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I am currently in an university operating system class and we are working on the windows kernel, more precisely WRK, the windows research kernel, for our projects. WRK is based off of win2k3 server.

I am however having a real hard time dredging up resources to help learn the basics of OS development, Windows kernel development and just generally getting around the Windows API.

We are using the book Microsoft Internals by Russinovich but I was wondering if any of you had some great resources to recommend to me, whether book, online guides or some old class notes. Thanks!

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Microsoft gives access to their kernel to universities now? –  Matti Virkkunen Sep 18 '10 at 19:42
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We are working on the WRK - windows research kernel. It is based off of win2k3 server. –  Javed Ahamed Sep 18 '10 at 19:53

3 Answers 3

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What specifically are you looking for? Online resources? For that, OSROnline is one of the better websites. Alot of kernel development knowledge is found in the MS and the OSR Mailing lists, that's another place to check that might be better than Stack overflow.

Specifically books, there is the Programming WDM,Developing drivers with KMDF and Advance Windows Debugging. The last specifically will not teach you so much about the kernel and more how to navigate inside it, something you will do quite often if you are writing drivers or researching parts of it.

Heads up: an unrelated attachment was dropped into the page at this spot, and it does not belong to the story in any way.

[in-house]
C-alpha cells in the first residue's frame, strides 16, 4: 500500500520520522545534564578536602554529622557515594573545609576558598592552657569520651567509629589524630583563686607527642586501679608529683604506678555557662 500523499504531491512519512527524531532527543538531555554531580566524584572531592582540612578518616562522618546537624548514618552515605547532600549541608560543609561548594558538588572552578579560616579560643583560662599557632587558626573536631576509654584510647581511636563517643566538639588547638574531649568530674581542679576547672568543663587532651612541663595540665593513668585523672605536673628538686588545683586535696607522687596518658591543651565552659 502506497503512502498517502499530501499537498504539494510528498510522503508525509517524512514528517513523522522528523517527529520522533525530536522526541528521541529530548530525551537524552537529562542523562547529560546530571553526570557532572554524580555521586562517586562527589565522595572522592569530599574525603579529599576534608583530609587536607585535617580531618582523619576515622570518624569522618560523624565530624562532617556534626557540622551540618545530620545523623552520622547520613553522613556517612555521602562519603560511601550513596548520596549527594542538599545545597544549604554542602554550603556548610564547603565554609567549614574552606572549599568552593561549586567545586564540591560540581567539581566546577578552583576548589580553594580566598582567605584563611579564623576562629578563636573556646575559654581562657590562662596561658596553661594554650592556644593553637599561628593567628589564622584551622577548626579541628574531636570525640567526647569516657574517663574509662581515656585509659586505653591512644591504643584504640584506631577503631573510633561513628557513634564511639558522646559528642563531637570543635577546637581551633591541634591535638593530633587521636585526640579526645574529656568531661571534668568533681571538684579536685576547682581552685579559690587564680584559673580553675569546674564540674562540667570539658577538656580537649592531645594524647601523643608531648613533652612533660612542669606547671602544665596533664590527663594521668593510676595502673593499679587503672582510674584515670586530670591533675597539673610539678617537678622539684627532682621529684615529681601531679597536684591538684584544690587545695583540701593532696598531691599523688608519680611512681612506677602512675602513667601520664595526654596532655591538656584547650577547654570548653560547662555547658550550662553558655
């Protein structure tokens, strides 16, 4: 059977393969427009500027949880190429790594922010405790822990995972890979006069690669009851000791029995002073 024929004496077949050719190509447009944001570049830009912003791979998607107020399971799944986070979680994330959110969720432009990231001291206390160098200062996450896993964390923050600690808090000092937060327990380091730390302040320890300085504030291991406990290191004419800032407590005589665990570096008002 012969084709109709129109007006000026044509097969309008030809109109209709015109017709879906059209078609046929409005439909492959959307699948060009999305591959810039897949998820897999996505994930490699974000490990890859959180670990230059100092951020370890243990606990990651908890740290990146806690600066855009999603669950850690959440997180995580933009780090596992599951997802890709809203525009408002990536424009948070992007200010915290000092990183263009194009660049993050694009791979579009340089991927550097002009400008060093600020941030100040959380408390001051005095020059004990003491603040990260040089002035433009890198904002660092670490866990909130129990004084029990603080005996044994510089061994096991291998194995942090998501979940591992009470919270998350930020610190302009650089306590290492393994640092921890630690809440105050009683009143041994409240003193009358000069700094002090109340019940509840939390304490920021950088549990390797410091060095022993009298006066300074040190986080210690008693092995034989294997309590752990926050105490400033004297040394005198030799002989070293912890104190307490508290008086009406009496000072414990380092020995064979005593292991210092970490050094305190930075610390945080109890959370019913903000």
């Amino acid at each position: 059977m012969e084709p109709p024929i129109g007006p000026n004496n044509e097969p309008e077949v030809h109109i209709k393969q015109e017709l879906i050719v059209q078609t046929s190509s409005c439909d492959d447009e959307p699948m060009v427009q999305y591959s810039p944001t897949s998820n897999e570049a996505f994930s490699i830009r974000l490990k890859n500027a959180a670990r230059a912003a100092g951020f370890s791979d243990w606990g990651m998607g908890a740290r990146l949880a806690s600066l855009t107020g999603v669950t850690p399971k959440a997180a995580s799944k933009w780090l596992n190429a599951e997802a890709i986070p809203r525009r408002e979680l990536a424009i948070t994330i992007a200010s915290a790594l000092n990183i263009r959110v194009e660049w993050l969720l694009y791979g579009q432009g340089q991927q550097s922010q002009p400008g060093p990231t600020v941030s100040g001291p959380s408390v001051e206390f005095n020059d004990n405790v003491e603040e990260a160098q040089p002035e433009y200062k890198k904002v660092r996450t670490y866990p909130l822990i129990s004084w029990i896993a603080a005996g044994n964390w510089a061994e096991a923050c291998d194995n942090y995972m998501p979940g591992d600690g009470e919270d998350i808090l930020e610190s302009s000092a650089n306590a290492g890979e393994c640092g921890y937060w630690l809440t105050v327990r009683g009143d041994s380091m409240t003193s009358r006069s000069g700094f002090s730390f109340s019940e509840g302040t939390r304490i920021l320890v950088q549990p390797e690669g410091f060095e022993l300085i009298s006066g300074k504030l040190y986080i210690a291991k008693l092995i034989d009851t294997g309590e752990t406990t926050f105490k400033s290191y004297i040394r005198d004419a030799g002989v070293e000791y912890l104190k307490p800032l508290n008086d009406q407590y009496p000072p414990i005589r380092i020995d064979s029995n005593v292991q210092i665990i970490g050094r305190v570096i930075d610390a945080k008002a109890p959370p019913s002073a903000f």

In order to write drivers, the easiest way is probably to take Windows Driver samples and hack at them, stare the results with windbg and learn more.

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microsoft kernel dev? that's just weird. what university are you at?

one of the most interesting things about kernels, in my opinion, is the scheduler algorithms. I'd recommend you check that out.

I can't imagine where you'd start looking for windows stuff though. I did it with the linux kernel and there's a LOT of resources (of course).

http://oreilly.com/catalog/linuxkernel/chapter/ch10.html

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university of maryland college park –  Javed Ahamed Sep 18 '10 at 19:52
    
ah, cleared up with your other comment (wrk). I still think the scheduler is the most complex and interesting part of any kernel, by far, so I recommend you look up how the wrk handles that. –  Oren Mazor Sep 18 '10 at 20:06

The third edition of Tanenbaum's Modern Operating Systems has a chapter devoted to the Vista kernel. I haven't looked into that chapter (I only read the Linux one), but as far as big-picture stuff, it's fantastic. I'm not sure what level of detail you're looking for, but that might be a good resource to check out.

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This seems like it might help slightly but I will still be looking for more things :/. Thanks though! –  Javed Ahamed Sep 18 '10 at 20:08

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